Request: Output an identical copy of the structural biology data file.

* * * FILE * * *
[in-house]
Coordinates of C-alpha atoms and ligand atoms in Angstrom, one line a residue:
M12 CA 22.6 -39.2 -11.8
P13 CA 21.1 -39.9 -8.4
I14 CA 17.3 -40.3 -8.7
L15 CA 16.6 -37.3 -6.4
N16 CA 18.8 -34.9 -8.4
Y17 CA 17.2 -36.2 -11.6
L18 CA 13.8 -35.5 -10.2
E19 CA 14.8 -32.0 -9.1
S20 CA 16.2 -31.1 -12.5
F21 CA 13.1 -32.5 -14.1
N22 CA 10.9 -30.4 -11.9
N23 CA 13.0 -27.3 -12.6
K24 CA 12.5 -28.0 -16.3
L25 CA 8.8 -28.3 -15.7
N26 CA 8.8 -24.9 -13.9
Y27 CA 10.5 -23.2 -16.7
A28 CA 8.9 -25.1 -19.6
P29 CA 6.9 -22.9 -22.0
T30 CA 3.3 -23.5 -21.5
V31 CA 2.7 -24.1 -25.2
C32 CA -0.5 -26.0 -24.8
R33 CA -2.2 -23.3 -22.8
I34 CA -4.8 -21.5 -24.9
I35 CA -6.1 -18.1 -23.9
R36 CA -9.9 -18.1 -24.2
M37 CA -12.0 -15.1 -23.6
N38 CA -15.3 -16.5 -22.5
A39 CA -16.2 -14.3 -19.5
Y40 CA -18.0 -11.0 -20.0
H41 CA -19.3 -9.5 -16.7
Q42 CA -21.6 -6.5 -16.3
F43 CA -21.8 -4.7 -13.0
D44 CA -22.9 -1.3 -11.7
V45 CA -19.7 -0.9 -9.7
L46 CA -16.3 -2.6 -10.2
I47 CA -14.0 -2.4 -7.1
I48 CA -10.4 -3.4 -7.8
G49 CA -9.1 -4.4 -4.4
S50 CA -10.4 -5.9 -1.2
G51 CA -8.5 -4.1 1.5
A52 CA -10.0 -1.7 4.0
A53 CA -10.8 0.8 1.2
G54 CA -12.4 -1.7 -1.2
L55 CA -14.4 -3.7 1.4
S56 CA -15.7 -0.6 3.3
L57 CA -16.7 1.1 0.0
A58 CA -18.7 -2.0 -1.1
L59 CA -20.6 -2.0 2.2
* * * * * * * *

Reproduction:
[in-house]
Coordinates of C-alpha atoms and ligand atoms in Angstrom, one line a residue:
M12 CA 22.6 -39.2 -11.8
P13 CA 21.1 -39.9 -8.4
I14 CA 17.3 -40.3 -8.7
L15 CA 16.6 -37.3 -6.4
N16 CA 18.8 -34.9 -8.4
Y17 CA 17.2 -36.2 -11.6
L18 CA 13.8 -35.5 -10.2
E19 CA 14.8 -32.0 -9.1
S20 CA 16.2 -31.1 -12.5
F21 CA 13.1 -32.5 -14.1
N22 CA 10.9 -30.4 -11.9
N23 CA 13.0 -27.3 -12.6
K24 CA 12.5 -28.0 -16.3
L25 CA 8.8 -28.3 -15.7
N26 CA 8.8 -24.9 -13.9
Y27 CA 10.5 -23.2 -16.7
A28 CA 8.9 -25.1 -19.6
P29 CA 6.9 -22.9 -22.0
T30 CA 3.3 -23.5 -21.5
V31 CA 2.7 -24.1 -25.2
C32 CA -0.5 -26.0 -24.8
R33 CA -2.2 -23.3 -22.8
I34 CA -4.8 -21.5 -24.9
I35 CA -6.1 -18.1 -23.9
R36 CA -9.9 -18.1 -24.2
M37 CA -12.0 -15.1 -23.6
N38 CA -15.3 -16.5 -22.5
A39 CA -16.2 -14.3 -19.5
Y40 CA -18.0 -11.0 -20.0
H41 CA -19.3 -9.5 -16.7
Q42 CA -21.6 -6.5 -16.3
F43 CA -21.8 -4.7 -13.0
D44 CA -22.9 -1.3 -11.7
V45 CA -19.7 -0.9 -9.7
L46 CA -16.3 -2.6 -10.2
I47 CA -14.0 -2.4 -7.1
I48 CA -10.4 -3.4 -7.8
G49 CA -9.1 -4.4 -4.4
S50 CA -10.4 -5.9 -1.2
G51 CA -8.5 -4.1 1.5
A52 CA -10.0 -1.7 4.0
A53 CA -10.8 0.8 1.2
G54 CA -12.4 -1.7 -1.2
L55 CA -14.4 -3.7 1.4
S56 CA -15.7 -0.6 3.3
L57 CA -16.7 1.1 0.0
A58 CA -18.7 -2.0 -1.1
L59 CA -20.6 -2.0 2.2